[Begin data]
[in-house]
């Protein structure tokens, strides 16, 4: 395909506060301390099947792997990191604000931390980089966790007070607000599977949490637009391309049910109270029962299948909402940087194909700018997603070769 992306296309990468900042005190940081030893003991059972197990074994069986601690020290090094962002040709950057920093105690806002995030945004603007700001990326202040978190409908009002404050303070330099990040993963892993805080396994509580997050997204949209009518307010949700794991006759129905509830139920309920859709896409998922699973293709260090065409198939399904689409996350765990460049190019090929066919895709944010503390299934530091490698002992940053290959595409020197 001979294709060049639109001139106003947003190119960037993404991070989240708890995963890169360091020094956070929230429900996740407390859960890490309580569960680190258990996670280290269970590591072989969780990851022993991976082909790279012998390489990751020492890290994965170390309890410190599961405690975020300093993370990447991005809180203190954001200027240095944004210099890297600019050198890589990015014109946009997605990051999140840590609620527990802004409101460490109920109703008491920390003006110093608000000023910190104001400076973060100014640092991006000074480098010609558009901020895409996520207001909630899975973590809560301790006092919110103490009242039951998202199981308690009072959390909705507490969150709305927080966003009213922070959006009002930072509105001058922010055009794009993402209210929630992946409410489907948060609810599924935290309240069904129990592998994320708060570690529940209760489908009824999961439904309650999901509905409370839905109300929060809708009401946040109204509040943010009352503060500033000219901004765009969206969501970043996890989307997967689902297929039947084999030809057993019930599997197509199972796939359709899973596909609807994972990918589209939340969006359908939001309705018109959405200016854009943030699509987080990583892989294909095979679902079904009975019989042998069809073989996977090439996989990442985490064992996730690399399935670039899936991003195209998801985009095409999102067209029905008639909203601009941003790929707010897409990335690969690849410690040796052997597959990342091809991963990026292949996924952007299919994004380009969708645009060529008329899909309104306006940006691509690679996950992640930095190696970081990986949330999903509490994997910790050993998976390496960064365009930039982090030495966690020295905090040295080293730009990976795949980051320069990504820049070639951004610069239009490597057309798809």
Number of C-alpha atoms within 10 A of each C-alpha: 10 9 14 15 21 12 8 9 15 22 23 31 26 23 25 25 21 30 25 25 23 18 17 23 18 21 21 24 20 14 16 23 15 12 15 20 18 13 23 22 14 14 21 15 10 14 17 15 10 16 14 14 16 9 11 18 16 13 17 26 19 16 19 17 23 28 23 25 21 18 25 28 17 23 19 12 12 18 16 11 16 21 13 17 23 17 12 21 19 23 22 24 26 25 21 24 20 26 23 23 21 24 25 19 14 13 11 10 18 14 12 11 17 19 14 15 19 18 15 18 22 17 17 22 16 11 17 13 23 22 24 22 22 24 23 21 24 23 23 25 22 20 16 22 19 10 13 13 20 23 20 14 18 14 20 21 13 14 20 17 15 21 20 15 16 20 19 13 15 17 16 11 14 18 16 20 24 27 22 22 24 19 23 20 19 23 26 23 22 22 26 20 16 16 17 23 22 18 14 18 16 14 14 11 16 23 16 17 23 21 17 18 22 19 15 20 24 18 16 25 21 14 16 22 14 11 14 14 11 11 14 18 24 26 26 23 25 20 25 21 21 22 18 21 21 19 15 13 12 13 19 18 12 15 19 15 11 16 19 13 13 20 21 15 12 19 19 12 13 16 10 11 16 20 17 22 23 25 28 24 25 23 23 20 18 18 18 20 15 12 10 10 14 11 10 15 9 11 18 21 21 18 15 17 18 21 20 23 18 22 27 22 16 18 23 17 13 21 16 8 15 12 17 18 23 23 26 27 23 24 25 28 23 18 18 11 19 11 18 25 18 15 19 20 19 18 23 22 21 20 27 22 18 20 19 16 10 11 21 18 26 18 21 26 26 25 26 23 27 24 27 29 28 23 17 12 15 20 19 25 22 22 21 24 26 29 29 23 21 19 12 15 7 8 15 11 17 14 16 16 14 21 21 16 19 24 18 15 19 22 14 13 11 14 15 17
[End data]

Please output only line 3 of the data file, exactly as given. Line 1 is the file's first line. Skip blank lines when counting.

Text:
Number of C-alpha atoms within 10 A of each C-alpha: 10 9 14 15 21 12 8 9 15 22 23 31 26 23 25 25 21 30 25 25 23 18 17 23 18 21 21 24 20 14 16 23 15 12 15 20 18 13 23 22 14 14 21 15 10 14 17 15 10 16 14 14 16 9 11 18 16 13 17 26 19 16 19 17 23 28 23 25 21 18 25 28 17 23 19 12 12 18 16 11 16 21 13 17 23 17 12 21 19 23 22 24 26 25 21 24 20 26 23 23 21 24 25 19 14 13 11 10 18 14 12 11 17 19 14 15 19 18 15 18 22 17 17 22 16 11 17 13 23 22 24 22 22 24 23 21 24 23 23 25 22 20 16 22 19 10 13 13 20 23 20 14 18 14 20 21 13 14 20 17 15 21 20 15 16 20 19 13 15 17 16 11 14 18 16 20 24 27 22 22 24 19 23 20 19 23 26 23 22 22 26 20 16 16 17 23 22 18 14 18 16 14 14 11 16 23 16 17 23 21 17 18 22 19 15 20 24 18 16 25 21 14 16 22 14 11 14 14 11 11 14 18 24 26 26 23 25 20 25 21 21 22 18 21 21 19 15 13 12 13 19 18 12 15 19 15 11 16 19 13 13 20 21 15 12 19 19 12 13 16 10 11 16 20 17 22 23 25 28 24 25 23 23 20 18 18 18 20 15 12 10 10 14 11 10 15 9 11 18 21 21 18 15 17 18 21 20 23 18 22 27 22 16 18 23 17 13 21 16 8 15 12 17 18 23 23 26 27 23 24 25 28 23 18 18 11 19 11 18 25 18 15 19 20 19 18 23 22 21 20 27 22 18 20 19 16 10 11 21 18 26 18 21 26 26 25 26 23 27 24 27 29 28 23 17 12 15 20 19 25 22 22 21 24 26 29 29 23 21 19 12 15 7 8 15 11 17 14 16 16 14 21 21 16 19 24 18 15 19 22 14 13 11 14 15 17